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Spatial correspondence of spinal cord white matter tracts using diffusion tensor imaging, fibre tractography, and atlas-based segmentation

Abstract

Purpose

Neuroimaging provides great utility in complex spinal surgeries, particularly when anatomical geometry is distorted by pathology (tumour, degeneration, etc.). Spinal cord MRI diffusion tractography can be used to generate streamlines; however, it is unclear how well they correspond with white matter tract locations along the cord microstructure. The goal of this work was to evaluate the spatial correspondence of DTI tractography with anatomical MRI in healthy anatomy (where anatomical locations can be well defined in T1-weighted images).

Methods

Ten healthy volunteers were scanned on a 3T system. T1-weighted (1 × 1 × 1 mm) and diffusion-weighted images (EPI readout, 2 × 2 × 2 mm, 30 gradient directions) were acquired and subsequently registered (Spinal Cord Toolbox (SCT)). Atlas-based (SCT) anatomic label maps of the left and right lateral corticospinal tracts were identified for each vertebral region (C2–C6) from T1 images. Tractography streamlines were generated with a customized approach, enabling seeding of specific spinal tract regions corresponding to individual vertebral levels. Spatial correspondence of generated fibre streamlines with anatomic tract segmentations was compared in unseeded regions of interest (ROIs).

Results

Spatial correspondence of the lateral corticospinal tract streamlines was good over a single vertebral ROI (Dice’s similarity coefficient (DSC) = 0.75 ± 0.08, Hausdorff distance = 1.08 ± 0.17 mm). Over larger ROI, fair agreement between tractography and anatomical labels was achieved (two levels: DSC = 0.67 ± 0.13, three levels: DSC = 0.52 ± 0.19).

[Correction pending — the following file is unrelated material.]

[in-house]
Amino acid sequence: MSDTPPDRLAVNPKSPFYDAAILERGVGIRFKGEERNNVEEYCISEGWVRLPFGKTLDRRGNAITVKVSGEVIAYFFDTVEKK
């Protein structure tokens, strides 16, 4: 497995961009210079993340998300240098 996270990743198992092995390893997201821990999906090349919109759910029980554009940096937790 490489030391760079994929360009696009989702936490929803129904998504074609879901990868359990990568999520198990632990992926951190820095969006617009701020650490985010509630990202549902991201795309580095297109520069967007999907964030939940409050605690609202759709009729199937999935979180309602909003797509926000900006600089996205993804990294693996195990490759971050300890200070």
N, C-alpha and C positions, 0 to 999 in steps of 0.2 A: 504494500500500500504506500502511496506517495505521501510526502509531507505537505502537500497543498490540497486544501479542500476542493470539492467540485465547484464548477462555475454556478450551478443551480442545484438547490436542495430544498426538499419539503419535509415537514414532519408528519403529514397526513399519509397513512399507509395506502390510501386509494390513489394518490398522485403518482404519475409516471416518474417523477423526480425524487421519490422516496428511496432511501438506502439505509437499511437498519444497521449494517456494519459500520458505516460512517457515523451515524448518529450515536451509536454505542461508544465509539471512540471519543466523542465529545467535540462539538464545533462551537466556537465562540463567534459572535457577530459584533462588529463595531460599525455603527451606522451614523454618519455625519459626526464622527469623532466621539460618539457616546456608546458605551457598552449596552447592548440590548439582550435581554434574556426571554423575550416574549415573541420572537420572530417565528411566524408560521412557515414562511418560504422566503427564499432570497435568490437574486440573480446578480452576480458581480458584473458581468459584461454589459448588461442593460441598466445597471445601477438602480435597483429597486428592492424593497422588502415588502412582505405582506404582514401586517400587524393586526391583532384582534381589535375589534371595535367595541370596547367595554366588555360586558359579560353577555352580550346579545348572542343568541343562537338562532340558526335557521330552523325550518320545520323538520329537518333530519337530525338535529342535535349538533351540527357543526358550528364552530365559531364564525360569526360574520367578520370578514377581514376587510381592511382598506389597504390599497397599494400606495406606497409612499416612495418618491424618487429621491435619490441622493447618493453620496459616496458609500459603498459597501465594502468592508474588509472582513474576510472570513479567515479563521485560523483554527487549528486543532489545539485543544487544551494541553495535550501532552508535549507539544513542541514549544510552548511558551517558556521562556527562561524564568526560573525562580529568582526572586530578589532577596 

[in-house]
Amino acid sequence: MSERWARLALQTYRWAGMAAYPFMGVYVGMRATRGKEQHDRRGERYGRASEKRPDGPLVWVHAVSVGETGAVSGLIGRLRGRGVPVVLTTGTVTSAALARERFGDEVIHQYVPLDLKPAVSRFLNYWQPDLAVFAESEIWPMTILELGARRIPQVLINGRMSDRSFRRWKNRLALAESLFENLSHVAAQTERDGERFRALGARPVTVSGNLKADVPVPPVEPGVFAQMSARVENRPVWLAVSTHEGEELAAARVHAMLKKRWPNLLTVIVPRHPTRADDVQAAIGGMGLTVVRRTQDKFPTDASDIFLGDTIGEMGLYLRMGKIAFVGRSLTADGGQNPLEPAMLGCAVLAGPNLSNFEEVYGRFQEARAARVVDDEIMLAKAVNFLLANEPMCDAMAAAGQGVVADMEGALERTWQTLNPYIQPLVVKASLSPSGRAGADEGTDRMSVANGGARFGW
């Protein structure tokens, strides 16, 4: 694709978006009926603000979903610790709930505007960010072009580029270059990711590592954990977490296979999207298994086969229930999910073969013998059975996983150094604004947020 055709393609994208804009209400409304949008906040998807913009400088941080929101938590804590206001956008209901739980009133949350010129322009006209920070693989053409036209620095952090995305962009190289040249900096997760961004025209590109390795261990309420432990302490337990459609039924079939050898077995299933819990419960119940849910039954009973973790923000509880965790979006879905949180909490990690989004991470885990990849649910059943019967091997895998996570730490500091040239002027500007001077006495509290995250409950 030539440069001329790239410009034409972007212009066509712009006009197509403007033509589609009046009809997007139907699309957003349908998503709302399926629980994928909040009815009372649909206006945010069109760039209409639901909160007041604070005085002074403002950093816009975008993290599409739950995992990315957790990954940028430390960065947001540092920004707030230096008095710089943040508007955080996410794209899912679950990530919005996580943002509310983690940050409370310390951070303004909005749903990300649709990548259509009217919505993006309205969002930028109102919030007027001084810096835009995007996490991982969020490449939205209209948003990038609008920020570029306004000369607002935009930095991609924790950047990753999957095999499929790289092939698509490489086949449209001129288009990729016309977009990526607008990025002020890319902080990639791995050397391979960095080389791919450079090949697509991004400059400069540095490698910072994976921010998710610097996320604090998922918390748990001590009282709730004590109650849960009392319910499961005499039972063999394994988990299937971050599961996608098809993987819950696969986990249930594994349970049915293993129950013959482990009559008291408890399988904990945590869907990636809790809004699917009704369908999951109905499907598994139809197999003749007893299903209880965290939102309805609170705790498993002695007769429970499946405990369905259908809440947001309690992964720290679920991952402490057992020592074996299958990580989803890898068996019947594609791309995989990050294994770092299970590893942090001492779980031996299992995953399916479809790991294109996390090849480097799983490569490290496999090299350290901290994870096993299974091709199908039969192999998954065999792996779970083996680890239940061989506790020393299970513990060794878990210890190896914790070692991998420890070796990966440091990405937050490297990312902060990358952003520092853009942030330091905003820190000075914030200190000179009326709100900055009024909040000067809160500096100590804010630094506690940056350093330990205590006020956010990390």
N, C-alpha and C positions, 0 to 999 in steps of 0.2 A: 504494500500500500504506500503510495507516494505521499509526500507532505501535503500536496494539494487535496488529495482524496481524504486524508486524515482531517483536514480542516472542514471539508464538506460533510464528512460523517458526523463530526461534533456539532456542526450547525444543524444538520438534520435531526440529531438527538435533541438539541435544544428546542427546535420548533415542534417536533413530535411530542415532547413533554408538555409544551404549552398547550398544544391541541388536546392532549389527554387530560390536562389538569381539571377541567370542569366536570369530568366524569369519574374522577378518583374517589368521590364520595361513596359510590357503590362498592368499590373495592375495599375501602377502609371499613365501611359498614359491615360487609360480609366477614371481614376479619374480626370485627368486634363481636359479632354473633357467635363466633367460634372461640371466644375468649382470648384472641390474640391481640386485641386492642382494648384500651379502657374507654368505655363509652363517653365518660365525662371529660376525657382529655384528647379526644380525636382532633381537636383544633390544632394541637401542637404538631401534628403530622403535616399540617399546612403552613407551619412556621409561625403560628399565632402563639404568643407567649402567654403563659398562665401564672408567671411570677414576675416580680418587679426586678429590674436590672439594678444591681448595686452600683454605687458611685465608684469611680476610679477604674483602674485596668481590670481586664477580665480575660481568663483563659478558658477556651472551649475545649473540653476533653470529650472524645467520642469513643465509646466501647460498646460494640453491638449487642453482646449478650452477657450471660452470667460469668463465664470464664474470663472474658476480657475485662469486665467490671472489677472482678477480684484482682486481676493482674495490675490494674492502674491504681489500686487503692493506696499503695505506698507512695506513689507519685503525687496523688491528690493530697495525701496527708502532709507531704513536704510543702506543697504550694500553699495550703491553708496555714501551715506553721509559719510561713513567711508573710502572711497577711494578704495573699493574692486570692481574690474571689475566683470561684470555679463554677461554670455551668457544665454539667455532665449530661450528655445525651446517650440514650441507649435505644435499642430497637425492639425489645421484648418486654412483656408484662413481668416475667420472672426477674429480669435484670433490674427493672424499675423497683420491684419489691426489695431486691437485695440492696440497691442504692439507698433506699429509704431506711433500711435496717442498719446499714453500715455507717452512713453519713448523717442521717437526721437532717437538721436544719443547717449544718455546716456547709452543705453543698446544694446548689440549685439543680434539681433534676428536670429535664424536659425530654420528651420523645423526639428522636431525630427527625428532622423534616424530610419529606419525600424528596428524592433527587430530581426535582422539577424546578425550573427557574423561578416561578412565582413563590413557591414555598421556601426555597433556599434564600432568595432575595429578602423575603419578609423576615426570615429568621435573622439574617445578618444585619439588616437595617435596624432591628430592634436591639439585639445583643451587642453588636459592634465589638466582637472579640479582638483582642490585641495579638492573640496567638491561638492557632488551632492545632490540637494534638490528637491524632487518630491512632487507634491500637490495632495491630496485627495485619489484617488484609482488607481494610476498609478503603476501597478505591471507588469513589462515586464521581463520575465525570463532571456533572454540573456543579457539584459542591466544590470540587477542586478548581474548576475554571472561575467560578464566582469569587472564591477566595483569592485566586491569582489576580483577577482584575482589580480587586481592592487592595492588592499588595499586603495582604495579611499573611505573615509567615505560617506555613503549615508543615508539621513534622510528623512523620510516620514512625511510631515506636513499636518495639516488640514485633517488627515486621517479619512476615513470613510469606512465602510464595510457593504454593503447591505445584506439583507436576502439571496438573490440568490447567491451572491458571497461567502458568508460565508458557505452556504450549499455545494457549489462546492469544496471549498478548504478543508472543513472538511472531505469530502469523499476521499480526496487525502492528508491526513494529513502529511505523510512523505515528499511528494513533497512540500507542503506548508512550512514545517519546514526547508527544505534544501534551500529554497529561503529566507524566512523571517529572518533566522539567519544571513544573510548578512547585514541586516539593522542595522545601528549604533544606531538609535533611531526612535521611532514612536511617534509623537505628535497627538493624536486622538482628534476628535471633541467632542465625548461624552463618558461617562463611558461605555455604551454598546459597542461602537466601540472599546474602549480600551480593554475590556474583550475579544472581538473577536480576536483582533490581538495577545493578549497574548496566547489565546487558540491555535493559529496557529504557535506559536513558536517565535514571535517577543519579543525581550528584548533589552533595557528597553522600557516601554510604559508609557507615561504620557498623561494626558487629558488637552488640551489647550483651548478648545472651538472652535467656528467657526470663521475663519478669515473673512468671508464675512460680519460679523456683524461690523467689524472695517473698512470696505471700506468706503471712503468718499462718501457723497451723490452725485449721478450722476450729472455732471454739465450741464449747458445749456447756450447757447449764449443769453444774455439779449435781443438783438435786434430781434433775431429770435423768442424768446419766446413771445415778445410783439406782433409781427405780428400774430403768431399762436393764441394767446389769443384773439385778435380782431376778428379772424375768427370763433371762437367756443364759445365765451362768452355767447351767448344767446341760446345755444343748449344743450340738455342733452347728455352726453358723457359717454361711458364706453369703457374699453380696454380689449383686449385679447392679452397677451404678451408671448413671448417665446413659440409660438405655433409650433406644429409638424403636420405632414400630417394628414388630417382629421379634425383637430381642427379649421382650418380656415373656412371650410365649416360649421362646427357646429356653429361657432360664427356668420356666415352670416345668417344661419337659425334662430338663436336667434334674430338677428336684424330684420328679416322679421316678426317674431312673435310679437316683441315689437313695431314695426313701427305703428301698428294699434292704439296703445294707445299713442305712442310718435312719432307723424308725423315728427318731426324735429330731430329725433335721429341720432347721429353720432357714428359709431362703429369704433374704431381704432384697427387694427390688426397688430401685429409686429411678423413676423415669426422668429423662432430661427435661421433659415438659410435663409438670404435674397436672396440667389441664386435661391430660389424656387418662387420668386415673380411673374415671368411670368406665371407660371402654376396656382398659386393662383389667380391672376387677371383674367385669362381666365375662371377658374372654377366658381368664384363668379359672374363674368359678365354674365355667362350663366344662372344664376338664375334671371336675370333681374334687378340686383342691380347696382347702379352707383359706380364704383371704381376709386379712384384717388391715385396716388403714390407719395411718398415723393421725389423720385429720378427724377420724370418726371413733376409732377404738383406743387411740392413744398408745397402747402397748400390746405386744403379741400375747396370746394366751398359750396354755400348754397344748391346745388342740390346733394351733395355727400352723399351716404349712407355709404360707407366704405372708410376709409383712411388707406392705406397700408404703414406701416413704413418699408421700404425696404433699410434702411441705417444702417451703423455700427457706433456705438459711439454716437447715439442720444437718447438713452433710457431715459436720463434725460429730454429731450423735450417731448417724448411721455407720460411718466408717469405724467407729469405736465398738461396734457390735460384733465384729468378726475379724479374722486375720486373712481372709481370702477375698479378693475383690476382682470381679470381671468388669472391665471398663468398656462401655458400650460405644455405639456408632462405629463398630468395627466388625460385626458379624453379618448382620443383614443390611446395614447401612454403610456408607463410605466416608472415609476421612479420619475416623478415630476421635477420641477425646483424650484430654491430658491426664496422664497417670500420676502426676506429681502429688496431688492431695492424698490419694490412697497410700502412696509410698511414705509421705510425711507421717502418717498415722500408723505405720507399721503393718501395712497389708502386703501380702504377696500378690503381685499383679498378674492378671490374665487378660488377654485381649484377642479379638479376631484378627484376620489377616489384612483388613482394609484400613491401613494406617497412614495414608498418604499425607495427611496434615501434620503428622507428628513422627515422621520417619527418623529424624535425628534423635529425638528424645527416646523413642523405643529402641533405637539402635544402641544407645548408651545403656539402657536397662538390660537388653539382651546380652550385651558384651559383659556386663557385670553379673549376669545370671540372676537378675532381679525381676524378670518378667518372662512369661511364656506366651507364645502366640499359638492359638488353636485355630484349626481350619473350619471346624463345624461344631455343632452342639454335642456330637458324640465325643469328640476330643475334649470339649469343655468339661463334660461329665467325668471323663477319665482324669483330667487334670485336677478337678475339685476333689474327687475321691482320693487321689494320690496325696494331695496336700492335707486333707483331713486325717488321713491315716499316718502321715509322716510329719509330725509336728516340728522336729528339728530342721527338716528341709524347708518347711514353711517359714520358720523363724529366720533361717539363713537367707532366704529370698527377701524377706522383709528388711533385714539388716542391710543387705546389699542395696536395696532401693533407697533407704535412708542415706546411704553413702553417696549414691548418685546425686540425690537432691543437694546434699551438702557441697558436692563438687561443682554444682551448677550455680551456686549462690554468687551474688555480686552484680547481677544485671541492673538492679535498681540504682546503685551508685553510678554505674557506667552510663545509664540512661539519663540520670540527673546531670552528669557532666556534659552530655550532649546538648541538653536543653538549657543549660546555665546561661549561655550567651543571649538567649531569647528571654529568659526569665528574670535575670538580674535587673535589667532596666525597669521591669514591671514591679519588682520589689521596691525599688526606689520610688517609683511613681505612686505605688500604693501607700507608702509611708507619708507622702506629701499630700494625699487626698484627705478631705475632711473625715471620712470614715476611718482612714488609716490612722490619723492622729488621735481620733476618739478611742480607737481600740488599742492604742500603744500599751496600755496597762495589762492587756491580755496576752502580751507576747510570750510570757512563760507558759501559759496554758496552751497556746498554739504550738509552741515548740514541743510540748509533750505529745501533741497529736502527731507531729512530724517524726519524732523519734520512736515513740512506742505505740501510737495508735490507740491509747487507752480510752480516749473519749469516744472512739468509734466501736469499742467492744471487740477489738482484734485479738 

Conclusion

DTI tractography produced good spatial correspondence with anatomic white matter tracts, superior to the agreement between multiple manual tract segmentations (DSC ~ 0.5). This supports further development of spinal cord tractography for computer-assisted neurosurgery.

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Data availability

Imaging data was collected without obtaining consent for public disclosure. Therefore, it will not be made public. Specific requests for the data will be considered provided that ethics approval can be obtained for the new purpose and that a suitable transfer agreement can be established.

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Funding

This work was supported by research funding provided by FedDev Ontario, Mitacs post-doctoral fellowship support, and the Feldberg Chair for Spinal Research. Image datasets, in kind resources, and technical support were provided by Synaptive Medical Inc.

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Corresponding author

Correspondence to Michael Raymond Hardisty.

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Conflict of interest

Stewart McLachlin’s stipend during the research project was provided by a Mitacs fellowship with matching funds from Synaptive Medical. Jason Leung has no conflicts. Vignesh Sivan has no conflicts. Pierre-Olivier Quirion has no conflicts. Phoenix Wilkie has no conflicts. Julien Cohen-Adad has no conflicts. Cari Marisa Whyne received grant matching funds for the research reported in this article from Synaptive Medical. Michael Raymond Hardisty has no conflicts.

Ethical approval

All procedures performed in studies involving human participants were in accordance with the ethical standards of the institutional and/or national research committee and with the 1964 Helsinki declaration and its later amendments or comparable ethical standards. Informed consent was obtained from all individual participants included in the study.

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Informed consent was obtained from all individual participants included in the study (include appropriate statements).

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Granted.

Code availability

The code is available open source at https://bitbucket.org/OrthopaedicBiomechanicsLab/sctwrappers/src/master/.

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McLachlin, S., Leung, J., Sivan, V. et al. Spatial correspondence of spinal cord white matter tracts using diffusion tensor imaging, fibre tractography, and atlas-based segmentation. Neuroradiology 63, 373–380 (2021). https://doi.org/10.1007/s00234-021-02635-9

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  • DOI: https://doi.org/10.1007/s00234-021-02635-9

Keywords

  • Spinal cord
  • Diffusion tensor imaging
  • Tractography
  • Segmentation
  • Deformable registration